“Being asked by the Pharisees when the kingdom of God would come, he answered them, “The kingdom of God is not coming in ways that can be observed, nor will they say, ‘Look, here it is!’ or ‘There!’ for behold, the kingdom of God is in the midst of you.” (Luke 17:20-21 ESV)


Not yet is everything in subjection:

“You made him for a little while lower than the angels; you have crowned him with glory and honor, putting everything in subjection under his feet.” Now in putting everything in subjection to him, he left nothing outside his control. At present, we do not yet see everything in subjection to him.” (Hebrews 2:7-8 ESV)


 A present reality:

“For he must reign until he has put all his enemies under his feet.” (1 Corinthians 15:25 ESV)


The Mediatorial Reign of Christ:


Christ’s reign is described as the mediatorial reign. What is the mediatorial reign of Christ? When does this mediatorial reign take place?


The mediatorial reign of Christ is present now as noted by the Jamieson-Fausset-Brown Bible Commentary:


“25. must—because Scripture foretells it.

Till — There will be no further need of His mediatorial kingdom, its object having been realized.

Enemies under his feet—(Luke 19:27; Ephesians 1:22)” (1)


To add to this:


“Christ sustained and exercised the function of mediatorial King as well as of Prophet and Priest, from the time of the fall of man, when he entered on his mediatorial work; yet it may be said that he was publicly and formally enthroned when he ascended up on high and sat down at the Father's right hand (Psalms 2:6; Jeremiah 23:5; Isaiah 9:6) after his work of humiliation and suffering on earth was “finished” and until his Second Coming.” - Wikipedia


In closing:


From Anthony Hoekema, The Bible and the Future regarding the fruits of the “already”:


“We may say that in the possession of the Spirit we who are in Christ have a foretaste of the blessings of the age to come, and a pledge and guarantee of the resurrection of the body. Yet we have only the firstfruits. We look forward to the final consummation of the kingdom of God, when we shall enjoy these blessings to the full.” (2)


The mediatorial reign of Christ is ongoing during church history and is another confirmation of the “all ready” motif. How so? To be in Christ is to be part of His Kingdom. To enter into the kingdom involves repentance and faith in Jesus as Lord and Savior.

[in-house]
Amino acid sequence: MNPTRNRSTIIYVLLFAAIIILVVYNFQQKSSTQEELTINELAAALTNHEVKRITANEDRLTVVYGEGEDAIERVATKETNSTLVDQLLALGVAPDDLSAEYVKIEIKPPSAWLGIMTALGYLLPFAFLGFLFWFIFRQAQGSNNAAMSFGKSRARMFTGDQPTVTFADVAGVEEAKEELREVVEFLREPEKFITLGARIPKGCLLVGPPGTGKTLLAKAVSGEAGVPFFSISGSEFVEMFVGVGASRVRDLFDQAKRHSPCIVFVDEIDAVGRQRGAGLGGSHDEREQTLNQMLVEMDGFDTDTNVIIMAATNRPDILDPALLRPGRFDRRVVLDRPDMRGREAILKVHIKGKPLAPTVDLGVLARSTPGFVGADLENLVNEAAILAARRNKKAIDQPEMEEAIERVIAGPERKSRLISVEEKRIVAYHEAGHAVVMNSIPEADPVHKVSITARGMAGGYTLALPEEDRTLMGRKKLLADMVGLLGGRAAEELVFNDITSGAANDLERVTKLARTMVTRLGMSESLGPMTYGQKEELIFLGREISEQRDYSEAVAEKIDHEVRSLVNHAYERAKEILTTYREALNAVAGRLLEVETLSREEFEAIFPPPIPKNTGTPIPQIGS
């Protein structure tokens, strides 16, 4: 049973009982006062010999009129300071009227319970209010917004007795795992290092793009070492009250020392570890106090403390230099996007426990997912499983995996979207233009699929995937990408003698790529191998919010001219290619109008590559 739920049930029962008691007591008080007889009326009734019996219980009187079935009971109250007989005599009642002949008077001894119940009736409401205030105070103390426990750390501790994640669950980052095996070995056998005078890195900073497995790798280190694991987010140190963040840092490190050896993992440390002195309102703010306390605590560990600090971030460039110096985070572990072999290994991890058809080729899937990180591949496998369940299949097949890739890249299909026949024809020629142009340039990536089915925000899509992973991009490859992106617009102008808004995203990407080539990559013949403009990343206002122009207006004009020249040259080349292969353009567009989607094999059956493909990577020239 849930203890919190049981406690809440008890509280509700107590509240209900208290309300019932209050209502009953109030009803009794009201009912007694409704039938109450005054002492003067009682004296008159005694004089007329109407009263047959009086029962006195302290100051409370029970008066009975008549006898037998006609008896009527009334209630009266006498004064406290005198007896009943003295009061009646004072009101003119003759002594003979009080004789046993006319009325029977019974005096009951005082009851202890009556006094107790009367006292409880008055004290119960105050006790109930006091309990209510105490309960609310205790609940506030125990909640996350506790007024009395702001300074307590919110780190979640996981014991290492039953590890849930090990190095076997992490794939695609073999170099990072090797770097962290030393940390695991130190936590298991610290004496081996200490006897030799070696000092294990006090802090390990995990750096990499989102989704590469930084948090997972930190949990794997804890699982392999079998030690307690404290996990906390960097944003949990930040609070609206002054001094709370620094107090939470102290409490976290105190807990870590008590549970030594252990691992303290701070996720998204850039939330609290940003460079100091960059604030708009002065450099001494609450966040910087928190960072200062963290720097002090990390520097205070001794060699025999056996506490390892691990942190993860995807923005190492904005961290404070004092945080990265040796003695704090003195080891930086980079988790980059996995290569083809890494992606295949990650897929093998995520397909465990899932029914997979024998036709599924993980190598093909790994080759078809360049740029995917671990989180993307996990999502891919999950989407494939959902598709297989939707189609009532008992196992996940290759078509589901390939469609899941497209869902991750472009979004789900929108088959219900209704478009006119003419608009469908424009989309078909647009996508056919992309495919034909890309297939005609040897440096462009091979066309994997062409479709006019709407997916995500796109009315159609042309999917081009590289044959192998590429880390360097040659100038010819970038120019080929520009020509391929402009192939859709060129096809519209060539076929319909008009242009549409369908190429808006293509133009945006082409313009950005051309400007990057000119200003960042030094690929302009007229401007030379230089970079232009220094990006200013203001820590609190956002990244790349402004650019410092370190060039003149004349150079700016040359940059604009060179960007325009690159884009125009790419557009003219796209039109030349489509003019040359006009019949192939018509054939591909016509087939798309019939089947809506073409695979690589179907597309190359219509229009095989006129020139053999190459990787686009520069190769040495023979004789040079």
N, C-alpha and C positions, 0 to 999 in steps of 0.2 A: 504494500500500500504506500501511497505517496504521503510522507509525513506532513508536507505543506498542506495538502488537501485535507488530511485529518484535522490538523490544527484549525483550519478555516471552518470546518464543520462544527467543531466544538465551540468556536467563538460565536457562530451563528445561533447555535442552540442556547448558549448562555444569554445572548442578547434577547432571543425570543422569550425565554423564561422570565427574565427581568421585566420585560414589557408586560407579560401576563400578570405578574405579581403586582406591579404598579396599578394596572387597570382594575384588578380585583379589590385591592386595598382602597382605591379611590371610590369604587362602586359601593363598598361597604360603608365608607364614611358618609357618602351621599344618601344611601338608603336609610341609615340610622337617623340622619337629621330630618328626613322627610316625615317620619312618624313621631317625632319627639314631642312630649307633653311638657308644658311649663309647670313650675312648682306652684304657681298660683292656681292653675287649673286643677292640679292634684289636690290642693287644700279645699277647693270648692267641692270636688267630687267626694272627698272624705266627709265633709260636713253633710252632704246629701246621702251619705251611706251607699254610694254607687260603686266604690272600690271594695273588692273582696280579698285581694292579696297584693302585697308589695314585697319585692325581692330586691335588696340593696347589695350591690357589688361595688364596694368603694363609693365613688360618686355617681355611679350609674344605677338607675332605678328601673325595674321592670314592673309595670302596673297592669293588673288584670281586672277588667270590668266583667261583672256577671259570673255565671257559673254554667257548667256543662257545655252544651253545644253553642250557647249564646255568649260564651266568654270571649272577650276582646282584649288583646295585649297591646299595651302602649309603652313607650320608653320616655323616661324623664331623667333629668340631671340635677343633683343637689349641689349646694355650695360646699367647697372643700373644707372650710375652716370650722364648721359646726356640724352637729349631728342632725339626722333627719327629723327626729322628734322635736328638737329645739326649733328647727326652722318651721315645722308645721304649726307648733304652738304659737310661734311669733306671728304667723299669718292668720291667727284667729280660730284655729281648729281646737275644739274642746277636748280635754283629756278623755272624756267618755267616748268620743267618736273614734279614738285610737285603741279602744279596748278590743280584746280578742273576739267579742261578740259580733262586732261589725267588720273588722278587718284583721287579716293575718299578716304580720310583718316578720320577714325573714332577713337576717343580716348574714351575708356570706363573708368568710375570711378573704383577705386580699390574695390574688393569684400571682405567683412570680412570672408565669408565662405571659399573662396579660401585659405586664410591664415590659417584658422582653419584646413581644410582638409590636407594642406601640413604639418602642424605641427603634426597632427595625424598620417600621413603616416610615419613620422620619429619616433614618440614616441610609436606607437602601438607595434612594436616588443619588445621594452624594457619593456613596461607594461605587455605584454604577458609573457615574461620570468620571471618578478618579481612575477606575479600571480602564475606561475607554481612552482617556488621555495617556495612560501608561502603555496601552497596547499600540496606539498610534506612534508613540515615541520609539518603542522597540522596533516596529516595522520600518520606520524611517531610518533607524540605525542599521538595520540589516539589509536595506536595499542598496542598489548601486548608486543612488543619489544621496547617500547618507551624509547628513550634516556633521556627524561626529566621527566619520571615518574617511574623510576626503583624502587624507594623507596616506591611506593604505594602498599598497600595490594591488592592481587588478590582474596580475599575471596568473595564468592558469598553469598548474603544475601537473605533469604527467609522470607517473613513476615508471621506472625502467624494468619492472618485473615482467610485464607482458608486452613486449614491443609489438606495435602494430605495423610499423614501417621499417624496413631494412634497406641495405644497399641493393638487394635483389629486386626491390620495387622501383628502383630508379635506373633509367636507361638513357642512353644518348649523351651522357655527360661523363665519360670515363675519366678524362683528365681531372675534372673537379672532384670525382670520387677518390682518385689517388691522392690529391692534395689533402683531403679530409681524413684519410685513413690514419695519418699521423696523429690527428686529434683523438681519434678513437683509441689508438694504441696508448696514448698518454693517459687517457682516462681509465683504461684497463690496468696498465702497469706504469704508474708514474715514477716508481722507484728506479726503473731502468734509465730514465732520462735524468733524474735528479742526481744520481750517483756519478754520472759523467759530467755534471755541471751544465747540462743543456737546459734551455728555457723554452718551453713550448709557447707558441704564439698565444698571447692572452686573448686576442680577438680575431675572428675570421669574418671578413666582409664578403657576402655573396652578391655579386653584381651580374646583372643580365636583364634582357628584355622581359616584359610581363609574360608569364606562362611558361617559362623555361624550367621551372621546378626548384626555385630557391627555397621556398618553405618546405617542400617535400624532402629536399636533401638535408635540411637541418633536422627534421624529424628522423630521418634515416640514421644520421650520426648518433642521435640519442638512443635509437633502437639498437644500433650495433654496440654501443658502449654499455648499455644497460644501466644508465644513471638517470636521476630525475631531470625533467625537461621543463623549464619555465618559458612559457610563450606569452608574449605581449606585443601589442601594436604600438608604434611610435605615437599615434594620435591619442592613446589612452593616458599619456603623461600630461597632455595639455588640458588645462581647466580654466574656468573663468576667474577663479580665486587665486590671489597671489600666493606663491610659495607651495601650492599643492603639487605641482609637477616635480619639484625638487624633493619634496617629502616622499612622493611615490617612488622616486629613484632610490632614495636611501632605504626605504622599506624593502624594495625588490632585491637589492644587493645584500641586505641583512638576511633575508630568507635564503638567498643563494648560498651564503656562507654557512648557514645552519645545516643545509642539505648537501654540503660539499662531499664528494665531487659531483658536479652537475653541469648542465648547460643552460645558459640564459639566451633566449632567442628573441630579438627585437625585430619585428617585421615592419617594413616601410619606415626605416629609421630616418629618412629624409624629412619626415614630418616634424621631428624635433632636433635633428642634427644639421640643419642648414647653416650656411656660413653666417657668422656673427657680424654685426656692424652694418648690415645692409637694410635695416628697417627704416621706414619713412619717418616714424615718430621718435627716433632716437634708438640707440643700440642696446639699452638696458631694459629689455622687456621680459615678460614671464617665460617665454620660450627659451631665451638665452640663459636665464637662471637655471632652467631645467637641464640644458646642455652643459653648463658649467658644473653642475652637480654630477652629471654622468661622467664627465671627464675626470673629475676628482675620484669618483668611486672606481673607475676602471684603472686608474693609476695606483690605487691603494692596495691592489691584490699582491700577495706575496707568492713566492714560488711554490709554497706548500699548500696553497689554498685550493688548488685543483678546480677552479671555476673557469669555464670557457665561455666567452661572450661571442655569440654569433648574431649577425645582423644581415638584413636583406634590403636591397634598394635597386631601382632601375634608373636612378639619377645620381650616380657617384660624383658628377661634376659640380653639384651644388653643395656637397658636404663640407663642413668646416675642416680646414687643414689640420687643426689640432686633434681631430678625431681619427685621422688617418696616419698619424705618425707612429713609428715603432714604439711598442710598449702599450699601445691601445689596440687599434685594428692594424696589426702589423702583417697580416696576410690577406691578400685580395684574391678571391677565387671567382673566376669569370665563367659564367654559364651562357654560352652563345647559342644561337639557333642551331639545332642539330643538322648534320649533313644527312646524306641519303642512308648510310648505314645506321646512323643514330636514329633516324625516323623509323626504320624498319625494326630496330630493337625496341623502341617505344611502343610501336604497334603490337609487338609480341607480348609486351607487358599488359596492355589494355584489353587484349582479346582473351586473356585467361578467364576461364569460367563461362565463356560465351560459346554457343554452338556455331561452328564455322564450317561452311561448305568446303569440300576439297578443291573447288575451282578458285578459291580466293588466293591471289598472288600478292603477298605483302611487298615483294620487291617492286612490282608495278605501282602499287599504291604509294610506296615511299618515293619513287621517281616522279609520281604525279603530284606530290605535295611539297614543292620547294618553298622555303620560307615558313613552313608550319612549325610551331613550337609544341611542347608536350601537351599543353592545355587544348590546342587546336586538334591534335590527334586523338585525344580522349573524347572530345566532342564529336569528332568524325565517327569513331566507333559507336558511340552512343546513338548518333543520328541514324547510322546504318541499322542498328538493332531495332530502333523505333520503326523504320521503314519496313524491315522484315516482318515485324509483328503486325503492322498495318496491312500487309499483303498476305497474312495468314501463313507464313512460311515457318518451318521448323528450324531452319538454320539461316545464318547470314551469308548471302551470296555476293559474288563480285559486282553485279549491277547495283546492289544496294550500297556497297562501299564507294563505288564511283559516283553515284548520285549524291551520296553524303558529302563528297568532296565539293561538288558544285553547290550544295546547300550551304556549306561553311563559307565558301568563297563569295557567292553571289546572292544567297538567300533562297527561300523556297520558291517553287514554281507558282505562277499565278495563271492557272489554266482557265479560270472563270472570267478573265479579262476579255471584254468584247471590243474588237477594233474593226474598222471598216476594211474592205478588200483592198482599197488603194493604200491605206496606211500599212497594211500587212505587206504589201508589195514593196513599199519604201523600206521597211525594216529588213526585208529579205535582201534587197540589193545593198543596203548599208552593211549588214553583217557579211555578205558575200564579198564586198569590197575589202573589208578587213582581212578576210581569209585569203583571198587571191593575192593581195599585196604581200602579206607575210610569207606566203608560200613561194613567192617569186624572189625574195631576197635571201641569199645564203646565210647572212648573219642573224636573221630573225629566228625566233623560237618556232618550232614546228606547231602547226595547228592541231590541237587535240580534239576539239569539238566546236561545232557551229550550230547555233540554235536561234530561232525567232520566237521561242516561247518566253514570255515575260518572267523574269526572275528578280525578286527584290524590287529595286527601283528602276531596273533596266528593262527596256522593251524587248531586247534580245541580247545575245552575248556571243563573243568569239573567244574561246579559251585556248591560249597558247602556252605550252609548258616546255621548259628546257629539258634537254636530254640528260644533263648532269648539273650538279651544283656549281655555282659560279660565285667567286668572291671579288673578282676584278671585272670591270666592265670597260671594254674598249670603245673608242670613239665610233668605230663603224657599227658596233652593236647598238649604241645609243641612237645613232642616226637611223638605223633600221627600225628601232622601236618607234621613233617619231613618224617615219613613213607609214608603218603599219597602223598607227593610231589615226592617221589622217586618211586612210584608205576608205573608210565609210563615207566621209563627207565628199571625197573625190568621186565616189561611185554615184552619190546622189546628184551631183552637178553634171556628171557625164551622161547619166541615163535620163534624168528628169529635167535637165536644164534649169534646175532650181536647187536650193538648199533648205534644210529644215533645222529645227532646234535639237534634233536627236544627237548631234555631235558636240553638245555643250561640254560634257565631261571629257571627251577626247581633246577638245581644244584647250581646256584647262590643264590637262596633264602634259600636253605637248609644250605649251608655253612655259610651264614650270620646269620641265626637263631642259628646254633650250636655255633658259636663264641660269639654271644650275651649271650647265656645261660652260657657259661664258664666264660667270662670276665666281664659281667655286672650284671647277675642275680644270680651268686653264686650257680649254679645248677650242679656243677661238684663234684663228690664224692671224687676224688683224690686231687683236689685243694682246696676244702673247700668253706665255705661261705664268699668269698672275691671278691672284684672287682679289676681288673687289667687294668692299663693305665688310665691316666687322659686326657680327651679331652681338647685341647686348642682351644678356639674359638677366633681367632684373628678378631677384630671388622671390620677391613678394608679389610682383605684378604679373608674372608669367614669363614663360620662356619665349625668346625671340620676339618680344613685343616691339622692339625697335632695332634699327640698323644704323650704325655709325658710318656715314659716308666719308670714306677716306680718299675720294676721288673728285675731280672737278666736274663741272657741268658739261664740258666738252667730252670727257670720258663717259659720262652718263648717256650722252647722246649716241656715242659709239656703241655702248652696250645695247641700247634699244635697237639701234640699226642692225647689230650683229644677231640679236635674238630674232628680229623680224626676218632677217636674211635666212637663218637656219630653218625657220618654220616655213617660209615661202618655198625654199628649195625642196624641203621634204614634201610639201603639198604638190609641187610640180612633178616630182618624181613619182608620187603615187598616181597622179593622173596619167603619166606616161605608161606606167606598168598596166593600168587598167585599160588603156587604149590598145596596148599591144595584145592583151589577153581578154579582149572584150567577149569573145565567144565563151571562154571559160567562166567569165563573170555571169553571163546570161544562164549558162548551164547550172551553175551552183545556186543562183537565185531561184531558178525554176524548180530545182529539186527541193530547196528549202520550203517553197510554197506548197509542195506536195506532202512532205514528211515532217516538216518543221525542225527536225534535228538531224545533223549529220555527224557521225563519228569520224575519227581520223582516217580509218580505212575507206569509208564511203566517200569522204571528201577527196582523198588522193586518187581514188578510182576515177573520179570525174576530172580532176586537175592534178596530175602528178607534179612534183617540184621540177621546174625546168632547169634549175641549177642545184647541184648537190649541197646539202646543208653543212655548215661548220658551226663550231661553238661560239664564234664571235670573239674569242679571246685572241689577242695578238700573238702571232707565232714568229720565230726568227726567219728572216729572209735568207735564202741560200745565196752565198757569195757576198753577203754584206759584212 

Our benefits now in Christ, “the already”:


“For all who are led by the Spirit of God are sons of God. For you did not receive the spirit of slavery to fall back into fear, but you have received the Spirit of adoption as sons, by whom we cry, “Abba! Father!” The Spirit himself bears witness with our spirit that we are children of God, and if children, then heirs—heirs of God and fellow heirs with Christ, provided we suffer with him in order that we may also be glorified with him.” (Romans 8:14-17 ESV)


The “already” and “not yet” motif helps us understand the death and resurrection of Christ. Christ has delivered us from power by sin and death and has now empowered us to live a life where we no longer practice sin. We now live with the indwelling power of the Holy Spirit.


Finally, because of the “not yet,” the church must still pray:


Our Father, which art in heaven,
Hallowed be thy Name.
Thy Kingdom come.
Thy will be done in earth,
As it is in heaven.
Give us this day our daily bread.
And forgive us our trespasses,
As we forgive them that trespass against us.
And lead us not into temptation,
But deliver us from evil.
For thine is the kingdom,
The power, and the glory,
For ever and ever.
Matthew 6:9–13



  1. Jamieson, Fausset and Brown, Commentary on the Whole Bible, (Grand Rapids, Michigan, Zondervan, 1977), p. 1222.
  2. Anthony Hoekema, The Bible and the Future, (Grand Rapids, Michigan, Eerdmans), p. 67.


Mr. Kettler has previously published articles in the Chalcedon Report and Contra Mundum. He and his wife Marea attend the Westminster, CO, RPCNA Church. Mr. Kettler is the author of the book defending the Reformed Faith against attacks, titled: The Religion That Started in a Hat. Available at:

For more research:


Messiah the Prince; or, the Mediatorial Dominion of Jesus Christ.